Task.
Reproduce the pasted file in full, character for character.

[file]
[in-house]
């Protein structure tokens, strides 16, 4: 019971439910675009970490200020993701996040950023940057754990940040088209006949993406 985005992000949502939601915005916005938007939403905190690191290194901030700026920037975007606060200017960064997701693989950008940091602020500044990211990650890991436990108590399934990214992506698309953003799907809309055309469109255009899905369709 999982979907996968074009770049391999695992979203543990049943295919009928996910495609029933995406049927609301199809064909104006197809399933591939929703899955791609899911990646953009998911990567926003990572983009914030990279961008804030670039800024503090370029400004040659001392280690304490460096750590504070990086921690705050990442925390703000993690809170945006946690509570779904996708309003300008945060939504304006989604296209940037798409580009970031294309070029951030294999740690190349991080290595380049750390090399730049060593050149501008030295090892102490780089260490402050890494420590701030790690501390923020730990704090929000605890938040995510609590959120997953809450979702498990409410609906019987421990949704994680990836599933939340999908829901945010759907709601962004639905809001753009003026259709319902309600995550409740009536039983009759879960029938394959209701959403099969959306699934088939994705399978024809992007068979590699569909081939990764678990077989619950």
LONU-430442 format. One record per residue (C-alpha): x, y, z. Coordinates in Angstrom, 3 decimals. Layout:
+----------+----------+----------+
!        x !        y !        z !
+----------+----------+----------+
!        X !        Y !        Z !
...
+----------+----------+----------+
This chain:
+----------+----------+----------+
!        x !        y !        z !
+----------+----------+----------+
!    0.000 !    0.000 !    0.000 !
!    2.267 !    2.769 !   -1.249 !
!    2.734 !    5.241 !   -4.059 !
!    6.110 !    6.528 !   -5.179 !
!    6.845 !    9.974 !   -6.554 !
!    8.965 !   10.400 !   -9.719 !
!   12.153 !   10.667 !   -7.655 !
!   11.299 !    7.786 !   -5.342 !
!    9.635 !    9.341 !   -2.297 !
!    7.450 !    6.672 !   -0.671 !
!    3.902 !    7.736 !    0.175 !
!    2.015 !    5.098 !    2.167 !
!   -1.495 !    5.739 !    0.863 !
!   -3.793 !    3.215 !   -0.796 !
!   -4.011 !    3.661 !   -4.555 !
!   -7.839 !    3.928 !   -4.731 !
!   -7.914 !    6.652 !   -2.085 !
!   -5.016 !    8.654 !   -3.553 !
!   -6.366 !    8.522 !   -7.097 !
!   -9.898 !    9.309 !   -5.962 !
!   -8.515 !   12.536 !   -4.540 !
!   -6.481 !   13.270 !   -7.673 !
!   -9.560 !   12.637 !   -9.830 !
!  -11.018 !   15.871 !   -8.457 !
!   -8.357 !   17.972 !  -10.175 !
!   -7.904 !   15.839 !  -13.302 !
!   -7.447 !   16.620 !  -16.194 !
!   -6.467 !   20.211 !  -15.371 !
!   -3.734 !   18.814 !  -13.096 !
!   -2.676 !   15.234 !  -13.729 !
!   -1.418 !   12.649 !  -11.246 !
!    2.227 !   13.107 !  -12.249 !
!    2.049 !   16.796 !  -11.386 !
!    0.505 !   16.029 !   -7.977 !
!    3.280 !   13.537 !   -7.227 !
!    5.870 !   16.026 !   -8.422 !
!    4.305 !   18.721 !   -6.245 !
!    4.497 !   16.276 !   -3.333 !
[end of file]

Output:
[in-house]
């Protein structure tokens, strides 16, 4: 019971439910675009970490200020993701996040950023940057754990940040088209006949993406 985005992000949502939601915005916005938007939403905190690191290194901030700026920037975007606060200017960064997701693989950008940091602020500044990211990650890991436990108590399934990214992506698309953003799907809309055309469109255009899905369709 999982979907996968074009770049391999695992979203543990049943295919009928996910495609029933995406049927609301199809064909104006197809399933591939929703899955791609899911990646953009998911990567926003990572983009914030990279961008804030670039800024503090370029400004040659001392280690304490460096750590504070990086921690705050990442925390703000993690809170945006946690509570779904996708309003300008945060939504304006989604296209940037798409580009970031294309070029951030294999740690190349991080290595380049750390090399730049060593050149501008030295090892102490780089260490402050890494420590701030790690501390923020730990704090929000605890938040995510609590959120997953809450979702498990409410609906019987421990949704994680990836599933939340999908829901945010759907709601962004639905809001753009003026259709319902309600995550409740009536039983009759879960029938394959209701959403099969959306699934088939994705399978024809992007068979590699569909081939990764678990077989619950």
LONU-430442 format. One record per residue (C-alpha): x, y, z. Coordinates in Angstrom, 3 decimals. Layout:
+----------+----------+----------+
!        x !        y !        z !
+----------+----------+----------+
!        X !        Y !        Z !
...
+----------+----------+----------+
This chain:
+----------+----------+----------+
!        x !        y !        z !
+----------+----------+----------+
!    0.000 !    0.000 !    0.000 !
!    2.267 !    2.769 !   -1.249 !
!    2.734 !    5.241 !   -4.059 !
!    6.110 !    6.528 !   -5.179 !
!    6.845 !    9.974 !   -6.554 !
!    8.965 !   10.400 !   -9.719 !
!   12.153 !   10.667 !   -7.655 !
!   11.299 !    7.786 !   -5.342 !
!    9.635 !    9.341 !   -2.297 !
!    7.450 !    6.672 !   -0.671 !
!    3.902 !    7.736 !    0.175 !
!    2.015 !    5.098 !    2.167 !
!   -1.495 !    5.739 !    0.863 !
!   -3.793 !    3.215 !   -0.796 !
!   -4.011 !    3.661 !   -4.555 !
!   -7.839 !    3.928 !   -4.731 !
!   -7.914 !    6.652 !   -2.085 !
!   -5.016 !    8.654 !   -3.553 !
!   -6.366 !    8.522 !   -7.097 !
!   -9.898 !    9.309 !   -5.962 !
!   -8.515 !   12.536 !   -4.540 !
!   -6.481 !   13.270 !   -7.673 !
!   -9.560 !   12.637 !   -9.830 !
!  -11.018 !   15.871 !   -8.457 !
!   -8.357 !   17.972 !  -10.175 !
!   -7.904 !   15.839 !  -13.302 !
!   -7.447 !   16.620 !  -16.194 !
!   -6.467 !   20.211 !  -15.371 !
!   -3.734 !   18.814 !  -13.096 !
!   -2.676 !   15.234 !  -13.729 !
!   -1.418 !   12.649 !  -11.246 !
!    2.227 !   13.107 !  -12.249 !
!    2.049 !   16.796 !  -11.386 !
!    0.505 !   16.029 !   -7.977 !
!    3.280 !   13.537 !   -7.227 !
!    5.870 !   16.026 !   -8.422 !
!    4.305 !   18.721 !   -6.245 !
!    4.497 !   16.276 !   -3.333 !